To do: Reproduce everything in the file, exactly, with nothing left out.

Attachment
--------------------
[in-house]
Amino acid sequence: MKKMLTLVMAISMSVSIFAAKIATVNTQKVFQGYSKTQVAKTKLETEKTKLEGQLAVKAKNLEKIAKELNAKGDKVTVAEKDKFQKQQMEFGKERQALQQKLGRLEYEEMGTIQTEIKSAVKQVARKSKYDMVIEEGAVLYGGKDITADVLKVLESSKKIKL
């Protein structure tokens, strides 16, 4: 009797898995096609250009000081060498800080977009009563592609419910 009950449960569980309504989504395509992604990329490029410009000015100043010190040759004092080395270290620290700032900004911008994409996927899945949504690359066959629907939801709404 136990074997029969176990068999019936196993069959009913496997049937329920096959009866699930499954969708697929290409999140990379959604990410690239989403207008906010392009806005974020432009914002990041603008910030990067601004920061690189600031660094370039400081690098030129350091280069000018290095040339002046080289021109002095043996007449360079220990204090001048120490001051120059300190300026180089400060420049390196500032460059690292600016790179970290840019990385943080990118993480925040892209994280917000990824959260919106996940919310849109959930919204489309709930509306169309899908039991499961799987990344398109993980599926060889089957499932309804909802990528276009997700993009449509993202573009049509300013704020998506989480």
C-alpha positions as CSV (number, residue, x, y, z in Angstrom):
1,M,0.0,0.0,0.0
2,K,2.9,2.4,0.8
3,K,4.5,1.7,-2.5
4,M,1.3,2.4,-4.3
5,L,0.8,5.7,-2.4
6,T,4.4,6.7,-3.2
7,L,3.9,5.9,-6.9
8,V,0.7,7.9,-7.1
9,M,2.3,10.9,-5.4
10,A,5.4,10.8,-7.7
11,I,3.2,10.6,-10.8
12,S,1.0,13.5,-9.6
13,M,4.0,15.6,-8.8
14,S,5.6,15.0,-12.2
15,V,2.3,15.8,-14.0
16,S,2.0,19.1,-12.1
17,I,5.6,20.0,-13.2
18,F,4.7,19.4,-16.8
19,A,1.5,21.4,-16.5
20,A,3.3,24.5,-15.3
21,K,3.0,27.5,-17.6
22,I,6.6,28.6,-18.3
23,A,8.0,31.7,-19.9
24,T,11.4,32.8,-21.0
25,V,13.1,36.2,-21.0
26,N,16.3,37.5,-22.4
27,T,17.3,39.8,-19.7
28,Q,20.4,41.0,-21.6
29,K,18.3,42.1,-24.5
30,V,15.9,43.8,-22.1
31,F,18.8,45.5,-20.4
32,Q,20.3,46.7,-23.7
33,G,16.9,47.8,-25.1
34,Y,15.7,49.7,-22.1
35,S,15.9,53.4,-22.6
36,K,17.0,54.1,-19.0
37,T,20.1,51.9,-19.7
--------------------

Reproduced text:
[in-house]
Amino acid sequence: MKKMLTLVMAISMSVSIFAAKIATVNTQKVFQGYSKTQVAKTKLETEKTKLEGQLAVKAKNLEKIAKELNAKGDKVTVAEKDKFQKQQMEFGKERQALQQKLGRLEYEEMGTIQTEIKSAVKQVARKSKYDMVIEEGAVLYGGKDITADVLKVLESSKKIKL
């Protein structure tokens, strides 16, 4: 009797898995096609250009000081060498800080977009009563592609419910 009950449960569980309504989504395509992604990329490029410009000015100043010190040759004092080395270290620290700032900004911008994409996927899945949504690359066959629907939801709404 136990074997029969176990068999019936196993069959009913496997049937329920096959009866699930499954969708697929290409999140990379959604990410690239989403207008906010392009806005974020432009914002990041603008910030990067601004920061690189600031660094370039400081690098030129350091280069000018290095040339002046080289021109002095043996007449360079220990204090001048120490001051120059300190300026180089400060420049390196500032460059690292600016790179970290840019990385943080990118993480925040892209994280917000990824959260919106996940919310849109959930919204489309709930509306169309899908039991499961799987990344398109993980599926060889089957499932309804909802990528276009997700993009449509993202573009049509300013704020998506989480």
C-alpha positions as CSV (number, residue, x, y, z in Angstrom):
1,M,0.0,0.0,0.0
2,K,2.9,2.4,0.8
3,K,4.5,1.7,-2.5
4,M,1.3,2.4,-4.3
5,L,0.8,5.7,-2.4
6,T,4.4,6.7,-3.2
7,L,3.9,5.9,-6.9
8,V,0.7,7.9,-7.1
9,M,2.3,10.9,-5.4
10,A,5.4,10.8,-7.7
11,I,3.2,10.6,-10.8
12,S,1.0,13.5,-9.6
13,M,4.0,15.6,-8.8
14,S,5.6,15.0,-12.2
15,V,2.3,15.8,-14.0
16,S,2.0,19.1,-12.1
17,I,5.6,20.0,-13.2
18,F,4.7,19.4,-16.8
19,A,1.5,21.4,-16.5
20,A,3.3,24.5,-15.3
21,K,3.0,27.5,-17.6
22,I,6.6,28.6,-18.3
23,A,8.0,31.7,-19.9
24,T,11.4,32.8,-21.0
25,V,13.1,36.2,-21.0
26,N,16.3,37.5,-22.4
27,T,17.3,39.8,-19.7
28,Q,20.4,41.0,-21.6
29,K,18.3,42.1,-24.5
30,V,15.9,43.8,-22.1
31,F,18.8,45.5,-20.4
32,Q,20.3,46.7,-23.7
33,G,16.9,47.8,-25.1
34,Y,15.7,49.7,-22.1
35,S,15.9,53.4,-22.6
36,K,17.0,54.1,-19.0
37,T,20.1,51.9,-19.7